My last two columns have described 10 advances in medicine that have enriched the quality and prolonged the lives of humankind. This week’s column features four more magnificent medicines that have changed the way we live.
- Water-whacker: furosemide
This medication eliminates unwanted water. Medicines that do this are called diuretics. Water reduction can reduce unwanted swelling known as edema. Edema is a water-based swelling from an accumulation of water.
Furosemide works by blocking the kidneys from reabsorbing water as they normally would. As a result, more urine is produced, which reduces the accumulated water, which reduces edema.
Furosemide is commonly used to treat edema from heart failure. The heart beats poorly, and the kidneys interpret this as a need to increase blood volume. It can also be employed to produce an overall reduction in blood volume, which also lowers blood pressure. Curiously, furosemide is also used in race horses to reduce nasal bleeds during strenuous running.
- Battling mental illness
Chlorpromazine revolutionized the treatment of mental illness. Before 1954, there were no effective medications to treat people with mental illness. Patients with schizophrenia or other psychotic disorders were institutionalized and treated with talk therapy or even electroconvulsive-electroshock treatments. None of these worked well.
It was discovered in France that patients being treated for post-surgical shock with a medicine named chlorpromazine, who also had schizophrenia or other psychotic disorders, showed remarkable improvements in their conditions. Subsequent testing of the medication in U.S. mental institutions confirmed that it did, indeed, have good results in the treatment of schizophrenia and other psychotic disorders.
The mechanism of action of is to block dopamine receptors, eliminating much of the erroneous chemical signaling in the brain, allowing many patients to lead somewhat normal lives. Chlorpromazine was approved in 1952 under the trade name of Thorazine. Over the next quarter of a century, the number of patients institutionalized with schizophrenia or other psychotic disorders was reduced nearly 70 percent.
The medicine does have significant side effects, most notably a “herky-jerky” movement disorder, but chlorpromazine was the first in a class of new medicines that changed the lives of millions with mental illness.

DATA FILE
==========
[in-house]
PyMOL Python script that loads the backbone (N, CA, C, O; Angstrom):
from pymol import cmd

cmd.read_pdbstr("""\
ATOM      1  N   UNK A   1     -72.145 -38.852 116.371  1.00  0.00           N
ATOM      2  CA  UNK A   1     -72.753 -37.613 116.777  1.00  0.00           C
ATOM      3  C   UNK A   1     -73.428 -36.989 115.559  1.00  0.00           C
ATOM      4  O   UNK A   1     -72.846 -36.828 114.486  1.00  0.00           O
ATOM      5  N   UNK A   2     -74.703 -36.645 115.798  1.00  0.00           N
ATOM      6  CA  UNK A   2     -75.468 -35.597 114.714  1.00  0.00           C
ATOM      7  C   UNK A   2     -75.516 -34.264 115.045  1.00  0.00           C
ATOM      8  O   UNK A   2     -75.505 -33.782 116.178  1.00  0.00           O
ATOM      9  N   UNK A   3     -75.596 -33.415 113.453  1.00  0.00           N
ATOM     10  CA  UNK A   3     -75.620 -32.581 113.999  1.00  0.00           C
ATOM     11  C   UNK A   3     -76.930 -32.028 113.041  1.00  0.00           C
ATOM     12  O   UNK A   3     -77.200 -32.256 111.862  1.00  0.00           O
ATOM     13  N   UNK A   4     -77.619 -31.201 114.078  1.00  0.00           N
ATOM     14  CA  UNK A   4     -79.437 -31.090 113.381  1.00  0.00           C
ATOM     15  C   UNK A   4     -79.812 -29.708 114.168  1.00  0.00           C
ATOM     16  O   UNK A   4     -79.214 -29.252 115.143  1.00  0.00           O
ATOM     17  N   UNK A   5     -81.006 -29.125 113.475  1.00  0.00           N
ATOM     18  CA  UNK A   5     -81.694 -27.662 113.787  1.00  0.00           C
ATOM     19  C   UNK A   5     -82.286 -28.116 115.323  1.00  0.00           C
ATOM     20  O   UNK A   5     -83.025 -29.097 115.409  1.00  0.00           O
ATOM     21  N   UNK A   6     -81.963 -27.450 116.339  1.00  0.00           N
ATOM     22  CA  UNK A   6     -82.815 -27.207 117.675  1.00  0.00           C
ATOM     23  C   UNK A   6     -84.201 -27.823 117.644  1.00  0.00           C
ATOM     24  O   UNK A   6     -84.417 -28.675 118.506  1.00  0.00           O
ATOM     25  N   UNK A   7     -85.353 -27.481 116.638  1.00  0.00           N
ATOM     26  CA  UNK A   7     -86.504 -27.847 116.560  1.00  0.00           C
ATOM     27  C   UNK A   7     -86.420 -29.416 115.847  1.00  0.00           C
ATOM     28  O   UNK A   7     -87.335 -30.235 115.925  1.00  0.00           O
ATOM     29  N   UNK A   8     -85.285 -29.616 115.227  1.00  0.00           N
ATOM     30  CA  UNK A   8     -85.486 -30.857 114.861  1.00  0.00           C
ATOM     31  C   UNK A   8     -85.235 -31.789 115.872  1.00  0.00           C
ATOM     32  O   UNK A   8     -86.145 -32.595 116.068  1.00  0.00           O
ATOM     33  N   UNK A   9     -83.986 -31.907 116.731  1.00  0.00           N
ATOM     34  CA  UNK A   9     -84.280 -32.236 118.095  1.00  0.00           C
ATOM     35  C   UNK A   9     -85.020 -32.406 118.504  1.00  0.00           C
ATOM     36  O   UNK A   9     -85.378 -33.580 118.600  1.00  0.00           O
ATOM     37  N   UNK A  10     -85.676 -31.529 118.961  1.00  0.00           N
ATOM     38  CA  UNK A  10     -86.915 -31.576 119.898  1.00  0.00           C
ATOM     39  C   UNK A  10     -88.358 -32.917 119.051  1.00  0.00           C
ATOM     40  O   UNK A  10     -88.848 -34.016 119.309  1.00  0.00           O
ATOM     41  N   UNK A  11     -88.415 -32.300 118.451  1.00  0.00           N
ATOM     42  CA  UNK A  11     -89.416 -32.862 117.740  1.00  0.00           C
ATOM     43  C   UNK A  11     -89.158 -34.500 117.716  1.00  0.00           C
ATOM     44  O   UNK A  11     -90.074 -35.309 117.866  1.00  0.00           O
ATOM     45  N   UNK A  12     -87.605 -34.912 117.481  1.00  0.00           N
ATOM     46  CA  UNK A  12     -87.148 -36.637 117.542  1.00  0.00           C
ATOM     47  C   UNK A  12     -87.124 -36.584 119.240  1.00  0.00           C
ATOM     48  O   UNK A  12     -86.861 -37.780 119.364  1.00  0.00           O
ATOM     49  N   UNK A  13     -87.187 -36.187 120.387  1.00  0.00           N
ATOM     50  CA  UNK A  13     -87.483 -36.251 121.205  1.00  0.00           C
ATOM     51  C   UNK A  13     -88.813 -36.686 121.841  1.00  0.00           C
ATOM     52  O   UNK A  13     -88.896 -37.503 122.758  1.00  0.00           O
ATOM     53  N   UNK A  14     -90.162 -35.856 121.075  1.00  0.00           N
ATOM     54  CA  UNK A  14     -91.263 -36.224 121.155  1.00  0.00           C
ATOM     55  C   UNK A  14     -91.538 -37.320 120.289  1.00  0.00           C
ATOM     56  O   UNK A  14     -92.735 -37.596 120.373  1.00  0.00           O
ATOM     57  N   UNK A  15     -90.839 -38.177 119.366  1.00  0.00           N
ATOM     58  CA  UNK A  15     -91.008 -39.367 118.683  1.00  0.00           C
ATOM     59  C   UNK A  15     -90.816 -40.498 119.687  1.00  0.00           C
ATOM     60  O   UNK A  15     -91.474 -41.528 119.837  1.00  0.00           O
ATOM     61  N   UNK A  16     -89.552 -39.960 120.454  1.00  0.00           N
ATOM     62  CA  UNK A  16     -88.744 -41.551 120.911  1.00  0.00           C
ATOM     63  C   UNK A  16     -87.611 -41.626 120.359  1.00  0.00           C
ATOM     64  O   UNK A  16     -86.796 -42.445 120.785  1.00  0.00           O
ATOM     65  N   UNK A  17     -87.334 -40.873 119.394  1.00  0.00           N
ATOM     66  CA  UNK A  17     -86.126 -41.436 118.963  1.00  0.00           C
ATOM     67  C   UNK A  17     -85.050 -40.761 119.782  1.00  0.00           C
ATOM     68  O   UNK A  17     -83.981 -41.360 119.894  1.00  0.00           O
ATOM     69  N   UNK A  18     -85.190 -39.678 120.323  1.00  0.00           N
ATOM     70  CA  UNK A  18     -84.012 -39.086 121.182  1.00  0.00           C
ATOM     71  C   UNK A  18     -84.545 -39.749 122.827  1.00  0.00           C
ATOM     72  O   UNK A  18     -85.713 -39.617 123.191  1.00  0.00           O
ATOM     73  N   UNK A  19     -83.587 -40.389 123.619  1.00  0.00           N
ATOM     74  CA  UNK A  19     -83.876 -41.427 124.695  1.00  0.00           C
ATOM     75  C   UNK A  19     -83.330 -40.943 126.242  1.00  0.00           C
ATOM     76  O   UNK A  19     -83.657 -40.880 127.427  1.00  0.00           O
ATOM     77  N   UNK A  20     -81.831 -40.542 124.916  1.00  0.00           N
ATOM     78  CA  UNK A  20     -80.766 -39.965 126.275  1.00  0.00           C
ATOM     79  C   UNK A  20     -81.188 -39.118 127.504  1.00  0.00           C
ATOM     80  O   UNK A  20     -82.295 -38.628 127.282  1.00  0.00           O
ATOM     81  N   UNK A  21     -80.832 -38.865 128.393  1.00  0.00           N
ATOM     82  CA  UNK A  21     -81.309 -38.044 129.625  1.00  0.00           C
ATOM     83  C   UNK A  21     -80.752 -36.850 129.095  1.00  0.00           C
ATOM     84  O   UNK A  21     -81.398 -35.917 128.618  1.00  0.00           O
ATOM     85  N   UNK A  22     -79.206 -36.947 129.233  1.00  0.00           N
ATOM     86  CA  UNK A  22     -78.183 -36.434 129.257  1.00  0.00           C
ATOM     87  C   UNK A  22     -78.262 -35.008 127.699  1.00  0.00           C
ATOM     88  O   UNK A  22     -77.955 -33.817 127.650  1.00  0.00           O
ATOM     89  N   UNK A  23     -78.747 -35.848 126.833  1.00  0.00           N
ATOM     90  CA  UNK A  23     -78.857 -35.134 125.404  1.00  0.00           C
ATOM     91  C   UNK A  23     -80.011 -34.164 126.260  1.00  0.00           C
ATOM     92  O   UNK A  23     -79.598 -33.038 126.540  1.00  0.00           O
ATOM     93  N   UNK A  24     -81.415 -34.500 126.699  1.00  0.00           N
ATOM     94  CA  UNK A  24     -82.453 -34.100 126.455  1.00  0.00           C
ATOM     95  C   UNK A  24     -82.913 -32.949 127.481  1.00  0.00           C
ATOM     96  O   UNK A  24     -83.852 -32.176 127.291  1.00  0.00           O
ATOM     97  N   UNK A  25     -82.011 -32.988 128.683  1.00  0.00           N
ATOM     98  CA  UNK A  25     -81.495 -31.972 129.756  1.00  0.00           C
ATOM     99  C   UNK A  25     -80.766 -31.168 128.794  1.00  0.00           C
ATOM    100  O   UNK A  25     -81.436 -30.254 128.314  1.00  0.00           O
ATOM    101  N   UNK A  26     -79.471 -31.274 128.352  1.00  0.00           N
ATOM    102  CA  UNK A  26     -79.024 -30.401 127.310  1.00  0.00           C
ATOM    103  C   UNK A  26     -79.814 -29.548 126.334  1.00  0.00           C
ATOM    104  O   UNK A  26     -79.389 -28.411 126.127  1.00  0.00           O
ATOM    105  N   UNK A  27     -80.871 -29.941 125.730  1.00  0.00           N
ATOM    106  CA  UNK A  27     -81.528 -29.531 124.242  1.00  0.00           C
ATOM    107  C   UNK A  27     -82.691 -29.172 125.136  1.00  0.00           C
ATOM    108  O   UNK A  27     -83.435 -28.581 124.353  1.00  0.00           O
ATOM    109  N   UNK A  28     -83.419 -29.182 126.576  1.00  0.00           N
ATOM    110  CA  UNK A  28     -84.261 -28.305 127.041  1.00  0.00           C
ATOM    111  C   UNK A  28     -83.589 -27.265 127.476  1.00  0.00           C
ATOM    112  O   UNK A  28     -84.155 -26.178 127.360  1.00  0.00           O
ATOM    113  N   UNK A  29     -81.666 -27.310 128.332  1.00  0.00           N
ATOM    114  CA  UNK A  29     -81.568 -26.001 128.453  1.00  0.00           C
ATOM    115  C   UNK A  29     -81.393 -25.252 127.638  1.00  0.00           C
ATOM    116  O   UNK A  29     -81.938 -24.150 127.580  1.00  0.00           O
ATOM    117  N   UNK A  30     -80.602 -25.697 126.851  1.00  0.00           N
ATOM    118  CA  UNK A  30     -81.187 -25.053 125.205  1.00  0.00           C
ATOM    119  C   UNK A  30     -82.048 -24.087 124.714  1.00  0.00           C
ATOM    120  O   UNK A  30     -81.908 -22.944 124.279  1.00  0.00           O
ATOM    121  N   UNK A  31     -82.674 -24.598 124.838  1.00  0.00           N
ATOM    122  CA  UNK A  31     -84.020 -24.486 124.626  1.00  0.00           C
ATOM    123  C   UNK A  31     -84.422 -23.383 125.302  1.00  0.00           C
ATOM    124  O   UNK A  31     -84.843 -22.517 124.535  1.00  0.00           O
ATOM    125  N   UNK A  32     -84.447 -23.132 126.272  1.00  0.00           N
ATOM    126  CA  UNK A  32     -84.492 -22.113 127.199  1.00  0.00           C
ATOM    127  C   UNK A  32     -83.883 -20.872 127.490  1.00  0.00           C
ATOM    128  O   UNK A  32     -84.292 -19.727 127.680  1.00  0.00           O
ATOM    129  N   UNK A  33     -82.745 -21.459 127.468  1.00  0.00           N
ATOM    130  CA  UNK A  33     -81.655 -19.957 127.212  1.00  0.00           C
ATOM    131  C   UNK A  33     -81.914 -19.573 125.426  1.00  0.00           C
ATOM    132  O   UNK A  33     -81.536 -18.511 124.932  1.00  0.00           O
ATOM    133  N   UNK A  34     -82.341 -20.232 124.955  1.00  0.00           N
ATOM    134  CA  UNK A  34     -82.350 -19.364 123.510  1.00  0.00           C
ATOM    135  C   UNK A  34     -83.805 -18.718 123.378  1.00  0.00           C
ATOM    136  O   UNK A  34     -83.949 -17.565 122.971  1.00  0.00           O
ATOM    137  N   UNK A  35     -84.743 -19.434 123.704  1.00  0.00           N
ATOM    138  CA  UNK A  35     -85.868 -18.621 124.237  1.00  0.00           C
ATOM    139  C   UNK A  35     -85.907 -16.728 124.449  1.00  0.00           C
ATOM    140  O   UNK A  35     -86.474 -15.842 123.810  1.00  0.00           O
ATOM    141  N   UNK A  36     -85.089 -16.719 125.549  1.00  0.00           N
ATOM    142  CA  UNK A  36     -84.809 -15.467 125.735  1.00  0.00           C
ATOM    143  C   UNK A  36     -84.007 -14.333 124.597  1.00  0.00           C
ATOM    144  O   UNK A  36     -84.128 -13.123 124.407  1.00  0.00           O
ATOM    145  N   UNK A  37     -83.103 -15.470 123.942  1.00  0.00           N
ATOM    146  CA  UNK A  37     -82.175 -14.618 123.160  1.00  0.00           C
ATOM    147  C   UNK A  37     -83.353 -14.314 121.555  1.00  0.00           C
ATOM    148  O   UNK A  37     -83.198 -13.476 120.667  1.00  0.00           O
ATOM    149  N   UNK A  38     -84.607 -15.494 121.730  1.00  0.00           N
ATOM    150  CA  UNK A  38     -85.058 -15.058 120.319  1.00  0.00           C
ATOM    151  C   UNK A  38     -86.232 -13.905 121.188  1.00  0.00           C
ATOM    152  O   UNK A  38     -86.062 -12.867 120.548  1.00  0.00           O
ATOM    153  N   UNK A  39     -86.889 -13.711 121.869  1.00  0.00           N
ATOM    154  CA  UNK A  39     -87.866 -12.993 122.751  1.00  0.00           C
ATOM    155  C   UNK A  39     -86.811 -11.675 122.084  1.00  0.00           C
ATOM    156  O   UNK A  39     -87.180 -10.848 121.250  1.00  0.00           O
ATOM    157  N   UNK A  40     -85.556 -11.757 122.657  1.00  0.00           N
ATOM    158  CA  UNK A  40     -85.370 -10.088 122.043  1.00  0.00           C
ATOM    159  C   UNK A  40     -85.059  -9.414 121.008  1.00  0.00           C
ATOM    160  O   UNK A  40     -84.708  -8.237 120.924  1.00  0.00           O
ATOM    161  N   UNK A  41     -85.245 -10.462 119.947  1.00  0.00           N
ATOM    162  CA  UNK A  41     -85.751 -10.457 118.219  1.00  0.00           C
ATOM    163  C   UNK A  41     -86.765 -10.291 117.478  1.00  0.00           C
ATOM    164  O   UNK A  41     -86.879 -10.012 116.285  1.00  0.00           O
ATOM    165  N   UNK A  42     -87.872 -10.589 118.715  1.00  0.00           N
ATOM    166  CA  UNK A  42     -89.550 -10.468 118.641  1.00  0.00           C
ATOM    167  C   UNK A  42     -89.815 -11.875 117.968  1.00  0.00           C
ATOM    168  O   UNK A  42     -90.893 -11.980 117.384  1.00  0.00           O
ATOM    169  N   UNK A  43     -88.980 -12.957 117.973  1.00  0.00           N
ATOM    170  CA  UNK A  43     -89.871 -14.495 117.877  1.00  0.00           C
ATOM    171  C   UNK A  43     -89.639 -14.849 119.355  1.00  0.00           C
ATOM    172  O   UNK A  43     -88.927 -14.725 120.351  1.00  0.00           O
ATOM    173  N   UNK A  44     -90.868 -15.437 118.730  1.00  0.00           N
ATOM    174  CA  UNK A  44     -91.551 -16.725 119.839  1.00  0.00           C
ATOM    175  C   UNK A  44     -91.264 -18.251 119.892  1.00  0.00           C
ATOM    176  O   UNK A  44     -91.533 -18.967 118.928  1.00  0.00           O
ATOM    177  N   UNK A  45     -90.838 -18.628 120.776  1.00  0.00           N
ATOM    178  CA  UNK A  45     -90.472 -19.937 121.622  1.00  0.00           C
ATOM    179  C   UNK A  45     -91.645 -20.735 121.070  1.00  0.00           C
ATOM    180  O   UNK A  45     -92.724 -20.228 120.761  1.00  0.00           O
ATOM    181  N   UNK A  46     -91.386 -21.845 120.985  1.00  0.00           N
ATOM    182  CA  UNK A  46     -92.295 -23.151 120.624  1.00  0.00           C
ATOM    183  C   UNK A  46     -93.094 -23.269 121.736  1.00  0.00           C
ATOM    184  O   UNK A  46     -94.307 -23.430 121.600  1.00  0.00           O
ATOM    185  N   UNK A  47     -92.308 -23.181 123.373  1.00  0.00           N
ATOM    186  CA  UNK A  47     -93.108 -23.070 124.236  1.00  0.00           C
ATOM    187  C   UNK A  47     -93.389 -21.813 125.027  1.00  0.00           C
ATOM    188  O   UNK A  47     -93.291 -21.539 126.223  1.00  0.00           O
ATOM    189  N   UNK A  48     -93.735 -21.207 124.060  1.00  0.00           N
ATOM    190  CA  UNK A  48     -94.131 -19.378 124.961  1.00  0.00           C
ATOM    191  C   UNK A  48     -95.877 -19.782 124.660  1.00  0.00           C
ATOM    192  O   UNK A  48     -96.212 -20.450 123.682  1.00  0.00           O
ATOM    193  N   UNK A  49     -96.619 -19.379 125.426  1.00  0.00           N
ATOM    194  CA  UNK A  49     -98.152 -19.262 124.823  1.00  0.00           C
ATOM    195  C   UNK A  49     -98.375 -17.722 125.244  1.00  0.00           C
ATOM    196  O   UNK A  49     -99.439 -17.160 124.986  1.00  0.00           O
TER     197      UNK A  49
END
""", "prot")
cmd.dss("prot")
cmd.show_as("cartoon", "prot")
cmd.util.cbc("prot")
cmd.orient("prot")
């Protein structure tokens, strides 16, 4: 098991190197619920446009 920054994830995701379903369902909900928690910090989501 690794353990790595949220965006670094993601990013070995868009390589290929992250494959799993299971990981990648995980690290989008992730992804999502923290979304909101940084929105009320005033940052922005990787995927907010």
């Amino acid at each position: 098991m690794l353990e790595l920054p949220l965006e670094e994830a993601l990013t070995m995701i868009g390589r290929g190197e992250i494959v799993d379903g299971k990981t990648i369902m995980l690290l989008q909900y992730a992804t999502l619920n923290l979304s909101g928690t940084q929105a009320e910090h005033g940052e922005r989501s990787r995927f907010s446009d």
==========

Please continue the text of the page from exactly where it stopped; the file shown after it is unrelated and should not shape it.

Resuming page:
- Mysterious wonder: acetaminophen
Acetaminophen, trade name Tylenol, is a pain reliever (analgesic) and fever reducer (antipyretic). It, however, does not significantly relieve inflammation like aspirin can.
Acetaminophen was first discovered in the late 1800s but was not seriously considered for common use until the 1940s. Acetaminophen became available for over-the-counter consumption in 1959.
Acetaminophen is great for treating minor aches and pains and headaches and is also a common ingredient in many over-the-counter flu remedies or treatments. Acetaminophen is the treatment of choice to treat fever in children with flu-like symptoms. It can be combined with other stronger opioid analgesics to give greater pain relief when needed (for cancer and post-operative pain, for example).
Quite peculiarly, although the drug has been around since the 1800s, the mechanism of how it works is still poorly understood and up for much debate. Overdoses of acetaminophen can lead to permanent liver damage. Acetaminophen is one of the most commonly used medicines in the world and is on the World Health Organization’s list of essential medicines.
- Transplant transformer
Cyclosporine reduces fatal infections that can occur after organ transplantation. While the 1960s were a great pioneering time for surgical transplantation, one big problem remained: To keep the body from rejecting a new (and foreign) organ, the patients had to be given medicines to calm down the immune system (immunosuppressants).
Unfortunately, the immunosuppressants suppressed the entire immune system, leaving the transplant recipient vulnerable to multiple infections, many of which were fatal. Cyclosporine was the first medicine that afforded the ability to keep the transplant recipient from rejecting the new organ without suppressing the entire immune system.
A Swiss pharmaceutical company in the 1960s encouraged their employees to collect soil samples while travelling or on vacation. They had their employees do this in hopes of discovering new medicines. Cyclosporine was actually found as a product of a fungus in a soil sample from Norway. It had the desired and unique ability to suppress the part of the immune system that was involved in the rejection of transplants (T-cells) but leave the part of the immune system that fights many infections (B-cells) alone.
Cyclosporine is not without significant side effects including kidney damage and must be used with caution and often with other medications. It was approved by the FDA for use in transplant patients in 1983. Cyclosporine is also very effective in treating psoriasis and other inflammatory conditions.
Next time I will discuss medicines that improve self-esteem, treat deadly viral infections, and more.
Charles E. Crutchfield III, MD is a board-certified dermatologist and Clinical Professor of Dermatology at the University of Minnesota Medical School. He also has a private practice in Eagan, MN. He has been selected as one of the top 10 dermatologists in the U.S. by Black Enterprise magazine and one of the top 21 African American physicians in the U.S. by the Atlanta Post. Dr. Crutchfield is an active member of the Minnesota Association of Black Physicians, MABP.org.